1 June 2020

Alice Barbi - singer

Mezzo-soprano who became close friend of Brahms


Alice Barbi was famed for the sweet, velvety tones of her voice, which brought her considerable fame
Alice Barbi was famed for the sweet, velvety tones
of her voice, which brought her considerable fame
Alice Barbi, who enjoyed a short career as a singer after showing a talent for the violin from an early age, was born on this day in 1858 in Modena.

An accomplished mezzo-soprano famed for her sweet, velvety tone, Barbi performed in London, St Petersburg, Berlin and Vienna as well as in her native Italy. She is also known for her friendship with the celebrated German composer Johannes Brahms.

The two met shortly after Barbi had performed in Vienna for the first time in 1888. Brahms was said to be captivated by both her voice and her beauty and they soon began to meet regularly for dinner. Their relationship, which lasted until his death in 1897, was never more than platonic, although the composer - 25 years’ her senior - is said to have confessed to friends that she was the only woman he had met in his later years he would have liked to marry.

Barbi’s love of music was passed on by her father, Enrico, who was a violin teacher and tutored Alice so well that she was able to make her public debut on the instrument at the age of seven.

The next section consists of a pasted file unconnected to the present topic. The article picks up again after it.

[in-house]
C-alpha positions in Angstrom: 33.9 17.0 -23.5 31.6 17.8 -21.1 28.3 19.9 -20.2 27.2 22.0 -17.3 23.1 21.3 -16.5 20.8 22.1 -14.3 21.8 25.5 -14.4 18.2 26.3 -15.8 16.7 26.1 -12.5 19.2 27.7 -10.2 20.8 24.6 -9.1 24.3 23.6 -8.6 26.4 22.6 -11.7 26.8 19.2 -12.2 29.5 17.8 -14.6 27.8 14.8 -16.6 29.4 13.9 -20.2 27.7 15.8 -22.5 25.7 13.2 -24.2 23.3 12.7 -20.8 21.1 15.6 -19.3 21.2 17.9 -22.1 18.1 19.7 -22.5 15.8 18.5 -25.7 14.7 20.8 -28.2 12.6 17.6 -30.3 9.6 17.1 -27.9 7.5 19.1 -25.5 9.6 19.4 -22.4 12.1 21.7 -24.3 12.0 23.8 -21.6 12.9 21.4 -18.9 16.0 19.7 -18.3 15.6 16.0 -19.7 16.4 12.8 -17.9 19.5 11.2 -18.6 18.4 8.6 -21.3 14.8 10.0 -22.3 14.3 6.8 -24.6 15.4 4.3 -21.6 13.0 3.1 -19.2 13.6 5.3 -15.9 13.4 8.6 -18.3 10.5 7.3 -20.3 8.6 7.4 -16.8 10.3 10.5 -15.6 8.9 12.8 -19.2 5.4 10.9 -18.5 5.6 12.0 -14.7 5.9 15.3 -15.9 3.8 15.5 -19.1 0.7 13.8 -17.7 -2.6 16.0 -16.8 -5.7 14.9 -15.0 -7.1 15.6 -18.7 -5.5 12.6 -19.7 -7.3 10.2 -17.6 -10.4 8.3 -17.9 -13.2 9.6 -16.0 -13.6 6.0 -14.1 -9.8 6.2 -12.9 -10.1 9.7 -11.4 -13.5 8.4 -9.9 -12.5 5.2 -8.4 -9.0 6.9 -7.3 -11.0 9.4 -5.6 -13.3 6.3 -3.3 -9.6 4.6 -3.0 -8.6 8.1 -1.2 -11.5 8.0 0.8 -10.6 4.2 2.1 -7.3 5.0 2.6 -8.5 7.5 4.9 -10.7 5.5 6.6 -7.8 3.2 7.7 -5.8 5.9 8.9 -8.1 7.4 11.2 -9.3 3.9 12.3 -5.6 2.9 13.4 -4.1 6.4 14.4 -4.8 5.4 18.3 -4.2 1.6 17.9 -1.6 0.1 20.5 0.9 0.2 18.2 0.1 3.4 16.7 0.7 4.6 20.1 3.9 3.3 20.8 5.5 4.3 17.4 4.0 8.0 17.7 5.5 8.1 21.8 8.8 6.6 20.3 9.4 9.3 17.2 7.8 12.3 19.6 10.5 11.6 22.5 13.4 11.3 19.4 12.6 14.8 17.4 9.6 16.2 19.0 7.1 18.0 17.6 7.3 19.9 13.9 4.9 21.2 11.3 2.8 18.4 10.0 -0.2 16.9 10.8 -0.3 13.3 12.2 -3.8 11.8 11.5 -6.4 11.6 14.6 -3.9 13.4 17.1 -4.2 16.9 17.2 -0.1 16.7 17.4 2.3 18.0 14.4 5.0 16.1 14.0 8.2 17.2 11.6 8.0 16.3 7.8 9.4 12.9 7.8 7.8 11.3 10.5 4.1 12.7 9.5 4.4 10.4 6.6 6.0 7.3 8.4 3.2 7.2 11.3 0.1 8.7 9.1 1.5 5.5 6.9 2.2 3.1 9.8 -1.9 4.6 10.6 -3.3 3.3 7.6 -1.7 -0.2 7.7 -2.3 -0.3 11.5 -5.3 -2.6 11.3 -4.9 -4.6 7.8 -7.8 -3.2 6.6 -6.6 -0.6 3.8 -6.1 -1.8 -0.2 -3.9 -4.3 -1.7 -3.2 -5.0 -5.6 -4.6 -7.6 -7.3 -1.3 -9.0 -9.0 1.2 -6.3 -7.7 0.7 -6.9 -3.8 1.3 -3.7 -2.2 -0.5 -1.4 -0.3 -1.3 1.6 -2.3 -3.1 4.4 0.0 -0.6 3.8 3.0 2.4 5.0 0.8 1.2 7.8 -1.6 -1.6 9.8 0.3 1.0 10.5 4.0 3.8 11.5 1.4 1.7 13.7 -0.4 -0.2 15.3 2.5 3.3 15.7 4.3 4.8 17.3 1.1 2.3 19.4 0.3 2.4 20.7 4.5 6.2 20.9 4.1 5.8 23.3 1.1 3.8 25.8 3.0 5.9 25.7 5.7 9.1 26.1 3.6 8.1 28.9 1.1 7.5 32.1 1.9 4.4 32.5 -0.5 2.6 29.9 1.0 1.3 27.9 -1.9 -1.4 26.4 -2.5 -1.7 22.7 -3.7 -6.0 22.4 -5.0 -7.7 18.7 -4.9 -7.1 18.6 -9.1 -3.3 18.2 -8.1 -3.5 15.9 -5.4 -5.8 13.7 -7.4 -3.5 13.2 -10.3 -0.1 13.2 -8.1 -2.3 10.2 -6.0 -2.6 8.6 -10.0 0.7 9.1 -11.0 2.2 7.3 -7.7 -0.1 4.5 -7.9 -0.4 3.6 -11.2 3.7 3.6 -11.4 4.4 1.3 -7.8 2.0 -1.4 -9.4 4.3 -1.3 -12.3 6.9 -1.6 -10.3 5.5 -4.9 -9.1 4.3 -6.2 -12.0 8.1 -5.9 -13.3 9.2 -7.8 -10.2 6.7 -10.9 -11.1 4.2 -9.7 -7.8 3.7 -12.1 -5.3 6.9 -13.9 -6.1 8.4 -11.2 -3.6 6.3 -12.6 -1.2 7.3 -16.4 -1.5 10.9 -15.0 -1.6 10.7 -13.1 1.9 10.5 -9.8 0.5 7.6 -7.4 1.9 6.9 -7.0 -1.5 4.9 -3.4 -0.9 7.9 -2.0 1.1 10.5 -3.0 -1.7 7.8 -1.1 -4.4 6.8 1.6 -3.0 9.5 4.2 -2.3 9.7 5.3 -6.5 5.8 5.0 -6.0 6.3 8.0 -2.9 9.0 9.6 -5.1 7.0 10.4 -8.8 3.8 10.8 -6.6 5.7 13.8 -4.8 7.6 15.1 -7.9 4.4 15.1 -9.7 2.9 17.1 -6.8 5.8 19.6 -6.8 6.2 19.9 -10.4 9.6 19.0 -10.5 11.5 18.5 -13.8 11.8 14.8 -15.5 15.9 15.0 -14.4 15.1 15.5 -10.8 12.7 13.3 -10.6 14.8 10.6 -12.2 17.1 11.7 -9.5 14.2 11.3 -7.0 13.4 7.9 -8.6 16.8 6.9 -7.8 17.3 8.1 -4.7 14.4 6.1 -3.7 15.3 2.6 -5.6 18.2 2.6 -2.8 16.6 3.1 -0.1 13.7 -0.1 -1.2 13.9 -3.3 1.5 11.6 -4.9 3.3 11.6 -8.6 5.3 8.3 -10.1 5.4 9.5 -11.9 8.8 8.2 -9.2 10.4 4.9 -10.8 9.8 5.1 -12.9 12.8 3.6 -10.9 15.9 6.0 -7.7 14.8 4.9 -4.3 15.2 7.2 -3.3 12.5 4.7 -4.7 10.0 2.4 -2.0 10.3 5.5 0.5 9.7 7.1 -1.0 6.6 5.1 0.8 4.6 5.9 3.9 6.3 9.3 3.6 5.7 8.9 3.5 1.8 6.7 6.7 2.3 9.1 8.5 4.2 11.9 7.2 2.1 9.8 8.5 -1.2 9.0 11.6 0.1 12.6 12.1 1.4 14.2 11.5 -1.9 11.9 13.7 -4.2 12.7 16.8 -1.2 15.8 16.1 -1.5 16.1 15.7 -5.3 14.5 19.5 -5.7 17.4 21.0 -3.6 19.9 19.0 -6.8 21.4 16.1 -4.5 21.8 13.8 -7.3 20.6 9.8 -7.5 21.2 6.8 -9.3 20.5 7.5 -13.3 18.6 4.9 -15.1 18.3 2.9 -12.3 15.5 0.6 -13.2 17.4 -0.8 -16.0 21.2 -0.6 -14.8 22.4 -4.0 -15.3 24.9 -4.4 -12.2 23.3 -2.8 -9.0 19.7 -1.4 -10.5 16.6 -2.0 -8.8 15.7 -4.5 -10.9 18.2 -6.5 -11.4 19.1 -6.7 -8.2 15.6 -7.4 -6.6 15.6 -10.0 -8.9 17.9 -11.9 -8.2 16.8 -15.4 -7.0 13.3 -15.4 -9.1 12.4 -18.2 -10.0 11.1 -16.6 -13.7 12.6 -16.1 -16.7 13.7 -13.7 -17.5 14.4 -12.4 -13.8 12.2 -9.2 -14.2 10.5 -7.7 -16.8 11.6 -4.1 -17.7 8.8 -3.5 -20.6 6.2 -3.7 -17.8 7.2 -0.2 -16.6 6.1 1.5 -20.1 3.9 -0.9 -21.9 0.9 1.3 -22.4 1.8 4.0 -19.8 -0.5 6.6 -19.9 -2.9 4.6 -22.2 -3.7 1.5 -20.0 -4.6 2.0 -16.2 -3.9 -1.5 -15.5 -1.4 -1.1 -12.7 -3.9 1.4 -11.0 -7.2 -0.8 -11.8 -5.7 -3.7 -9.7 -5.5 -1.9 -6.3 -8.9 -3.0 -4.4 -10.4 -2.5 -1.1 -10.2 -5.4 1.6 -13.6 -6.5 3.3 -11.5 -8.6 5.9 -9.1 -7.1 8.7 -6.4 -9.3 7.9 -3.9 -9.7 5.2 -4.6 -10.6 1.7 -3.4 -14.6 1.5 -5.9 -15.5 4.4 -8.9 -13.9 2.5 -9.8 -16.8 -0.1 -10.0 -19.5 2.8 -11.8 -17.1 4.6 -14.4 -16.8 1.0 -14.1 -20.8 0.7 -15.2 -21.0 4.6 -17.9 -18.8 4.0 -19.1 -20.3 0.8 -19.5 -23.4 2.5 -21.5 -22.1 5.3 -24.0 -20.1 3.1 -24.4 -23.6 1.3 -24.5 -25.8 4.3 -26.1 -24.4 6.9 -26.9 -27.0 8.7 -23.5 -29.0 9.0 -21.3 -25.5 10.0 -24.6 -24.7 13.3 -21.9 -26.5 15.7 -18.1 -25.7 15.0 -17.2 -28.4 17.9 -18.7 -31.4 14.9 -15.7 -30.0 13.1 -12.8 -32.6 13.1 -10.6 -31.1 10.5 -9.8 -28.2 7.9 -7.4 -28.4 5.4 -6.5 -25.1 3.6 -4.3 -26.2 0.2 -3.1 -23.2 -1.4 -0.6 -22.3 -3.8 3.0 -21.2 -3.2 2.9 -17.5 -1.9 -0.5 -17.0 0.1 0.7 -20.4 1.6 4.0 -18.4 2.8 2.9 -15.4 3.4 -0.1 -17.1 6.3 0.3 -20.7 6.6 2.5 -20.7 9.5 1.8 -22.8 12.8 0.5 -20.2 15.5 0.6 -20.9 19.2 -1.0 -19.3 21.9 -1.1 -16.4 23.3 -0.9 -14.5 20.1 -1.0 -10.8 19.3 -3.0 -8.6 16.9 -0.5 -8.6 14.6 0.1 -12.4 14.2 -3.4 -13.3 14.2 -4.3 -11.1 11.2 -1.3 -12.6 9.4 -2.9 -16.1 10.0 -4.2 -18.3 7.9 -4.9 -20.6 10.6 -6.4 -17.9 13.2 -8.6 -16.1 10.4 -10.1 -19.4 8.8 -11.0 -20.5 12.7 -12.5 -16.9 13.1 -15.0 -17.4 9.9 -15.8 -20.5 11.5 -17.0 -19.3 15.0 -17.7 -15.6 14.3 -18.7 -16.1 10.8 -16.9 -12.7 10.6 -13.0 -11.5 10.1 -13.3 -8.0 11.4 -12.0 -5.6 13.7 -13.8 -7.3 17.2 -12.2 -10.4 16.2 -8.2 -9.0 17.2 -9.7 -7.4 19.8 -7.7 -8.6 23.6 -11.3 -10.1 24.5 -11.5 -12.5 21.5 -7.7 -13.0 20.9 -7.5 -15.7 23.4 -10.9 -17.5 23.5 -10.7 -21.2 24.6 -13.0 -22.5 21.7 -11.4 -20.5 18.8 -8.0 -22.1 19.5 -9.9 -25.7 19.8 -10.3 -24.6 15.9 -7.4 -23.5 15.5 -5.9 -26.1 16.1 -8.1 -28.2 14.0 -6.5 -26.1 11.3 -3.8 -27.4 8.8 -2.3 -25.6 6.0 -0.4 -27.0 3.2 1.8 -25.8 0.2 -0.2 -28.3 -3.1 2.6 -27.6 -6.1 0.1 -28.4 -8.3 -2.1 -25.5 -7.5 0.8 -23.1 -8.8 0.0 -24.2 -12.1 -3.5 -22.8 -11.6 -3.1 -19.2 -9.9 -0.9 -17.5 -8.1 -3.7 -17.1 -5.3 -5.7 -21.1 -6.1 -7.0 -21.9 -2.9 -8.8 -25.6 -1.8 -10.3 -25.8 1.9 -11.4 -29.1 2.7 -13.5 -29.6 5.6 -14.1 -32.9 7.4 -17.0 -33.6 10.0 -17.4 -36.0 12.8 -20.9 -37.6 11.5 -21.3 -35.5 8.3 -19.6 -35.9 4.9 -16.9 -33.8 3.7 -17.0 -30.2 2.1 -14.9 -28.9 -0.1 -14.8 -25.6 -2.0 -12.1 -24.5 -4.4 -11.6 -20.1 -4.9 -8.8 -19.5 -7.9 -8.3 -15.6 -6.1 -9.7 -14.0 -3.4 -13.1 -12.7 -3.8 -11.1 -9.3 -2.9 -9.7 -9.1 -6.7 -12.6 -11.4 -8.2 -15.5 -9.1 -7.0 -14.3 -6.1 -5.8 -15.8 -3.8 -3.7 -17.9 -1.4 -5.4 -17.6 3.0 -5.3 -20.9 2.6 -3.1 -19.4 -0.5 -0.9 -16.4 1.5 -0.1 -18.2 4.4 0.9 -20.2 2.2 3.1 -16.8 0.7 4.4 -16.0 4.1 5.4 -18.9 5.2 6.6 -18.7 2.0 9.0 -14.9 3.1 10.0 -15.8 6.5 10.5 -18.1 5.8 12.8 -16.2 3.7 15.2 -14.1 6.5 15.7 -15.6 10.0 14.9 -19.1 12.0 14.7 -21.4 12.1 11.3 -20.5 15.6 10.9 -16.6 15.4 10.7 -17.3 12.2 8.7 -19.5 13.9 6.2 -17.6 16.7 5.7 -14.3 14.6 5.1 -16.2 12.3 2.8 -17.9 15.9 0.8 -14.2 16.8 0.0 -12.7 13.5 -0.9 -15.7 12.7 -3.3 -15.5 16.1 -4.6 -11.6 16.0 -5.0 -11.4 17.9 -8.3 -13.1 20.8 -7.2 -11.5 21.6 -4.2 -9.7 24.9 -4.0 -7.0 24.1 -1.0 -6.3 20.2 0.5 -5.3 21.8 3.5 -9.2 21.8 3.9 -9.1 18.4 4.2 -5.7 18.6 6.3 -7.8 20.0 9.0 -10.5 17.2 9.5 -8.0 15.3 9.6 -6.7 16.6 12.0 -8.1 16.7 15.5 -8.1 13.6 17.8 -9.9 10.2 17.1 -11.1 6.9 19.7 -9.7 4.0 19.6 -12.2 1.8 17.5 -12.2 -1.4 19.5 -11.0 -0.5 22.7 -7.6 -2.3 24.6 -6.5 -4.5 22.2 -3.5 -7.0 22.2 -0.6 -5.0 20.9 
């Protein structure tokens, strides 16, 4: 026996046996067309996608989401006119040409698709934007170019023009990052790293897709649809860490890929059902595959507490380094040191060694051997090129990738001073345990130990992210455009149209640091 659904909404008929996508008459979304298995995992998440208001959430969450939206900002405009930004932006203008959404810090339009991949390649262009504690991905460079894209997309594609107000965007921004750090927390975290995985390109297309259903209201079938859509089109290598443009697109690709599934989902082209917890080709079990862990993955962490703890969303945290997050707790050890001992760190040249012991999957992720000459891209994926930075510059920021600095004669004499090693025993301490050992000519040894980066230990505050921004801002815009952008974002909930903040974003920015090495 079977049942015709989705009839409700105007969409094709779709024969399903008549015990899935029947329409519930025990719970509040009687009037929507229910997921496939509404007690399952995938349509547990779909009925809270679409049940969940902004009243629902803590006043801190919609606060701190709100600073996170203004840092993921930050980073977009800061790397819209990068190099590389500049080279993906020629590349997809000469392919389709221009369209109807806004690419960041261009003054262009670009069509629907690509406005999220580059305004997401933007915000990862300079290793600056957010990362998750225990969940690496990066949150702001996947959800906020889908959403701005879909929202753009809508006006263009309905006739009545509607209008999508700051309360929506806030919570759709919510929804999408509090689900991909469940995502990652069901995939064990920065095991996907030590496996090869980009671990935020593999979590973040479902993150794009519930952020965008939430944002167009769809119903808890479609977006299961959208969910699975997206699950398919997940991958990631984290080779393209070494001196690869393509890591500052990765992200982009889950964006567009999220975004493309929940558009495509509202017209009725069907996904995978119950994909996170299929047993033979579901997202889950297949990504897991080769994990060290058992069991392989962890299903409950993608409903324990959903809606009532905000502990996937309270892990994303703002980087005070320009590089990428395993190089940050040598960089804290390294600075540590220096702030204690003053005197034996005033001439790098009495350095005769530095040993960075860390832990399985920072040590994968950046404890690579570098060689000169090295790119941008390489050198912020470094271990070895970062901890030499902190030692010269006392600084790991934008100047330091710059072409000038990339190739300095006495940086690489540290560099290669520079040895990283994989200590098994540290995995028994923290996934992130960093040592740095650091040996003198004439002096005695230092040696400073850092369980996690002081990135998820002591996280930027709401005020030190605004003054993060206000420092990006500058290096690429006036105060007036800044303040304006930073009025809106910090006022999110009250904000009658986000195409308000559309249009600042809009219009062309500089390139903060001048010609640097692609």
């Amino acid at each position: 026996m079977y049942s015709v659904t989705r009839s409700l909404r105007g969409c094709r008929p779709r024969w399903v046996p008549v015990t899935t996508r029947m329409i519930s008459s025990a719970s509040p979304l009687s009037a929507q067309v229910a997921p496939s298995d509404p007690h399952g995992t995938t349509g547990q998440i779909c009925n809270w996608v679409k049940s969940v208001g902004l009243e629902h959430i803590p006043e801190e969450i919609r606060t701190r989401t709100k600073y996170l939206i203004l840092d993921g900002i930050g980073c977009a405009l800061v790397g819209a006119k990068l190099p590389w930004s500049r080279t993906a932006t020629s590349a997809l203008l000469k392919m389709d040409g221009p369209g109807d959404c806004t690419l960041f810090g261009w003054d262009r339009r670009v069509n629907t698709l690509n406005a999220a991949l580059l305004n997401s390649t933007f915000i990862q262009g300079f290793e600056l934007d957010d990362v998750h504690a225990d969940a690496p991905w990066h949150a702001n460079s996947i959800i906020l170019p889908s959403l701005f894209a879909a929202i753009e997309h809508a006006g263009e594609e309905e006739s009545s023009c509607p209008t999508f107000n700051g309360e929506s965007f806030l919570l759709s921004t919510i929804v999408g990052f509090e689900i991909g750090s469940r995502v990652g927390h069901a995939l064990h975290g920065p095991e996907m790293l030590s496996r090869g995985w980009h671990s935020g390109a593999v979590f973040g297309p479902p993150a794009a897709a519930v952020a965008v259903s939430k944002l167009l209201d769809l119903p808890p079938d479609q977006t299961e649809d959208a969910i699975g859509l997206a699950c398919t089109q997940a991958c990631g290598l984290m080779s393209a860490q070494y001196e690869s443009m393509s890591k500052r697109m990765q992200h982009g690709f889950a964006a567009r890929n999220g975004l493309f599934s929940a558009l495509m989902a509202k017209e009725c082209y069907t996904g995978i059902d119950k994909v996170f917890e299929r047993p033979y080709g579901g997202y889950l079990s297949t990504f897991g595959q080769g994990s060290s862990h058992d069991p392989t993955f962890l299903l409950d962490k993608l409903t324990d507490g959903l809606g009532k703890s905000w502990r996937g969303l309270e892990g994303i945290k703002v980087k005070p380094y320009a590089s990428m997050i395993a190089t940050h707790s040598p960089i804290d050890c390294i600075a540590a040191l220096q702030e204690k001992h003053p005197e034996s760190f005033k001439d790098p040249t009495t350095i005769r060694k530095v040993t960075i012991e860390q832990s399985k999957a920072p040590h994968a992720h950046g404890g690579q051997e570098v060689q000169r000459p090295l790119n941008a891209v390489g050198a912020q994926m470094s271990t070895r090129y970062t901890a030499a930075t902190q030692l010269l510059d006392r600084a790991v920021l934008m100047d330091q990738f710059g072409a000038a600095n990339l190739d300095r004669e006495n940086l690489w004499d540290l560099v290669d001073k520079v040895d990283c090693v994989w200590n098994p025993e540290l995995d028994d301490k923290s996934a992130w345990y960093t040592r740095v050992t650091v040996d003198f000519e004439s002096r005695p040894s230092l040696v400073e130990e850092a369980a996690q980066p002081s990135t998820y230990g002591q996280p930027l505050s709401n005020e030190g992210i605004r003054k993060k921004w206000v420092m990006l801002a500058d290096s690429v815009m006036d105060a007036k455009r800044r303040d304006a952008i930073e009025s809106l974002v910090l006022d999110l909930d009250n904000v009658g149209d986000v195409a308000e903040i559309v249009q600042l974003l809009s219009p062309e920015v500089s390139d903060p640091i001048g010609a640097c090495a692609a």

The family moved to Egypt but when Alice returned to Italy she enrolled at the Conservatorio Giovanni Battista Martini in Bologna, where she studied musical theory as well as learning several languages.

Johannes Brahms was captivated by Barbi after first hearing her sing
Johannes Brahms was captivated by Barbi
after first hearing her sing
The quality of her voice was soon noted and after studying with Luigi Zamboni and Alessandro Busi in Bologna, and later with Luigi Vannuccini in Florence, she decided to dedicate her career to singing.

Barbi sang in public for the first time in April 1882 in Milan, which she soon followed by a successful appearance in Rome. Before long, she was known throughout Italy. She never performed in opera, having recognised early in her career that her strength lay in song recitals. She decided to specialize in the German lieder repertoire, in particular the songs of Schubert, Schumann and Brahms.

She sang again in Milan in 1885 and 1886, but was increasingly in demand abroad, especially in Vienna, where critics and audiences alike were entranced by her beautiful vocal qualities.  The critic William Beatty-Kingston wrote that "All the laudatory adjectives in my vocabulary are insufficient to express my sense of the beauty, grace and poetical feeling characterising her rendering of these compositions, one and all."

Brahms was similarly impressed. After listening to her perform a number of his compositions, he declared that they had been sung in the way he imagined for the first time.  They developed a professional relationship but their personal bond became so strong that for a while they were almost constant companions.